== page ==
The goal of International Compost Awareness Week (1 May to 7 May) is to increase awareness about the importance of organic waste composting and its benefits. The theme for #CompostWeek 2022 is ‘Recipe for Regeneration’.
What does ‘Recipe for Regeneration’ mean?
The theme draws on the regenerative agriculture movement which demonstrates how organic waste composting is fundamental to:
- improving soil health,
- increasing food nutrition and consequently improving food security,
- returning carbon to the soil, acting as a carbon sink, and thereby mitigating climate change,
Organic waste is the main fraction of the solid waste produced in urban settlements, and it is primarily disposed of at landfill sites. The result is the generation of an excessive amount of leachate and greenhouse gas emissions at landfill sites. Added to this is the mounting deficit of landfill airspace in South Africa. To address these concerns, South Africa’s National Waste Management Strategy (2020) recognises that composting is the most effective method for the diversion of organic waste from landfill sites.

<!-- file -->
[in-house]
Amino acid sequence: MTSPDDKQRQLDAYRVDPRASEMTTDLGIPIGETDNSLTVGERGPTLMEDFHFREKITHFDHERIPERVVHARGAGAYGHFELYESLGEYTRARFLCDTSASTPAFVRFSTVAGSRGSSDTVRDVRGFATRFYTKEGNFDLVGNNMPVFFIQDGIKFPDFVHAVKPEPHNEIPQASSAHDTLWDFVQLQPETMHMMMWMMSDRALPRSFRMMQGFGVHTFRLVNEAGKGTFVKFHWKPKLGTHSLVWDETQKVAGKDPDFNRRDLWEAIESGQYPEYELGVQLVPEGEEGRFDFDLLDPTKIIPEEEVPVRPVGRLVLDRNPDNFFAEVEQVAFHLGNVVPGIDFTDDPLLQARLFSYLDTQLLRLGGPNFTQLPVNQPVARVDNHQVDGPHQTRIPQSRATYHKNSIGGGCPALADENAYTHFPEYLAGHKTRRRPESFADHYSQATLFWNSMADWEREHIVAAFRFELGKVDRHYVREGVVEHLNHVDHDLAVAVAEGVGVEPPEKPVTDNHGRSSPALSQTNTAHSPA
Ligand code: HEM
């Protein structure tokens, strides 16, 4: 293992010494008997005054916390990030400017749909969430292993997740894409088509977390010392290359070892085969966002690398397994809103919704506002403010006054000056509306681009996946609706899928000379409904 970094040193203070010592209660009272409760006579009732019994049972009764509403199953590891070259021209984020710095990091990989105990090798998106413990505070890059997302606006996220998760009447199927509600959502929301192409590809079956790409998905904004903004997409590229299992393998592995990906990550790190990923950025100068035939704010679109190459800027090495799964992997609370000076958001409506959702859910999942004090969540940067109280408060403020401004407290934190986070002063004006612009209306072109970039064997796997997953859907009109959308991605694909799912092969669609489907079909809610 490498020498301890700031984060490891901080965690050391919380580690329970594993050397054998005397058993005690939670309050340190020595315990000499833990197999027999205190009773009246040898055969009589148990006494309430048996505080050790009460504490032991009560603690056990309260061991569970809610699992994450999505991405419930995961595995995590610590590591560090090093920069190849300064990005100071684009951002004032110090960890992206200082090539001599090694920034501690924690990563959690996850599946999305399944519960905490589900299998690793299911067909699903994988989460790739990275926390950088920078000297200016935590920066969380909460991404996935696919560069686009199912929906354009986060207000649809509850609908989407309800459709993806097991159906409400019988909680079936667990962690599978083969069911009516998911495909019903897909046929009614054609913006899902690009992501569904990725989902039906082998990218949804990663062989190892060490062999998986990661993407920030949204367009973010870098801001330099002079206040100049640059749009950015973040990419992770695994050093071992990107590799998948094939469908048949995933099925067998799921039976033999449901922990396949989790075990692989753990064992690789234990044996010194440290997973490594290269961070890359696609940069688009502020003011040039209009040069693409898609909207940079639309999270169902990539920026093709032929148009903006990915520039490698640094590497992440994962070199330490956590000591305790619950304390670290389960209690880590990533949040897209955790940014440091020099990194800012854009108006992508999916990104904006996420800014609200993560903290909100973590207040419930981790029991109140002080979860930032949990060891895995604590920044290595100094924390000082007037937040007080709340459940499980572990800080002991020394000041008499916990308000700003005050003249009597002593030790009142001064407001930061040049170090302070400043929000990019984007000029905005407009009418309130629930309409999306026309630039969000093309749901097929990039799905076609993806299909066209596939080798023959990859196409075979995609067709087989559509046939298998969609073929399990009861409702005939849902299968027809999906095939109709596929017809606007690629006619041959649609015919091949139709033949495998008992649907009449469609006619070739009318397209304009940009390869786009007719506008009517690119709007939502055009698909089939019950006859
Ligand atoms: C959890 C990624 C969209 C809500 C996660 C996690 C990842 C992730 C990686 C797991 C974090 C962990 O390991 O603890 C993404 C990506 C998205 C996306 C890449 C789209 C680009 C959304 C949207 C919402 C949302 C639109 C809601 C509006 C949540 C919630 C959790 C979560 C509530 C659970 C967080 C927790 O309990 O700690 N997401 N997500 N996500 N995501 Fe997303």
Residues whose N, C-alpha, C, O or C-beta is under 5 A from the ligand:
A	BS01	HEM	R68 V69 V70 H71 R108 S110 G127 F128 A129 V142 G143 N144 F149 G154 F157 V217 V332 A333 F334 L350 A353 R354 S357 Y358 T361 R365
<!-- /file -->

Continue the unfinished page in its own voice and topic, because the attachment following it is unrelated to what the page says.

Legislation applicable to Composting Facilities
The promulgation of the National Norms and Standards for Organic Waste Composting in June 2021 means that a waste management license in terms of the National Environmental Management: Waste Act (2008) is no longer required for organic waste composting facilities. To ensure that best practice is always followed, the Norms and Standards require that composting facilities with the capacity to process more than 10 tonnes of organic waste per day be registered with the provincial environmental management authority.
How can SES help?
If you operate a composting facility or propose to develop a composting facility that will process more than 10 tonnes of organic waste daily, SES can assist with compiling the relevant documentation for the applicable registration in terms of the National Norms and Standards for Organic Waste Composting.
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